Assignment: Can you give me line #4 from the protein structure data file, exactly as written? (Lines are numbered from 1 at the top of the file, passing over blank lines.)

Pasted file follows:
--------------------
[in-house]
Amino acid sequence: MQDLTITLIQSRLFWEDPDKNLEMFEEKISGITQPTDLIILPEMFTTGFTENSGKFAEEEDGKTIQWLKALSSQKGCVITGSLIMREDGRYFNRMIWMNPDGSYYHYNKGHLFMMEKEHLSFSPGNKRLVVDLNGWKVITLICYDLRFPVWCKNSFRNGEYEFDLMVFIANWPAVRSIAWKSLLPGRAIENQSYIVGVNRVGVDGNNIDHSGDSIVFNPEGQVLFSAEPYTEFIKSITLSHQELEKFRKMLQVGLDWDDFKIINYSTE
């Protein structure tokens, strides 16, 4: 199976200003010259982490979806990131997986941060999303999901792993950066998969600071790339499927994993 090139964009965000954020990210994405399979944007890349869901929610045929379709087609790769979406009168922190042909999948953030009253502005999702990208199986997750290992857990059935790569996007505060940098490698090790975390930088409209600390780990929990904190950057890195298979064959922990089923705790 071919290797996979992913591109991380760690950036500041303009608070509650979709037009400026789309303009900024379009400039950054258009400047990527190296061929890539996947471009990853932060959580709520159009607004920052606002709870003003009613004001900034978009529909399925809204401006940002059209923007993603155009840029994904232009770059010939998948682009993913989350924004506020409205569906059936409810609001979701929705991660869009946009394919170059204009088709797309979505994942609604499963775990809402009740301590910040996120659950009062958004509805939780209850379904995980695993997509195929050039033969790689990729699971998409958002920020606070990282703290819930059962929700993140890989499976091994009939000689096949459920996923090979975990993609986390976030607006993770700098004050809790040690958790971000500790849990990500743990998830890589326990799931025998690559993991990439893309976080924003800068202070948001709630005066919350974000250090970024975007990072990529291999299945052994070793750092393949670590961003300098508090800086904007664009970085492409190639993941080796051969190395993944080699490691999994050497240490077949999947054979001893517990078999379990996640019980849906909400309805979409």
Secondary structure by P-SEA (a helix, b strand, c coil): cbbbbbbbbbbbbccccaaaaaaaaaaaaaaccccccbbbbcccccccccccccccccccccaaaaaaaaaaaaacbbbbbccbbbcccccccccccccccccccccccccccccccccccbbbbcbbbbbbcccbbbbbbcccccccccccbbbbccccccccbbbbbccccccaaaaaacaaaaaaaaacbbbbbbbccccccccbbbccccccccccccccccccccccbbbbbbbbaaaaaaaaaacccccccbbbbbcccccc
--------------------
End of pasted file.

Secondary structure by P-SEA (a helix, b strand, c coil): cbbbbbbbbbbbbccccaaaaaaaaaaaaaaccccccbbbbcccccccccccccccccccccaaaaaaaaaaaaacbbbbbccbbbcccccccccccccccccccccccccccccccccccbbbbcbbbbbbcccbbbbbbcccccccccccbbbbccccccccbbbbbccccccaaaaaacaaaaaaaaacbbbbbbbccccccccbbbccccccccccccccccccccccbbbbbbbbaaaaaaaaaacccccccbbbbbcccccc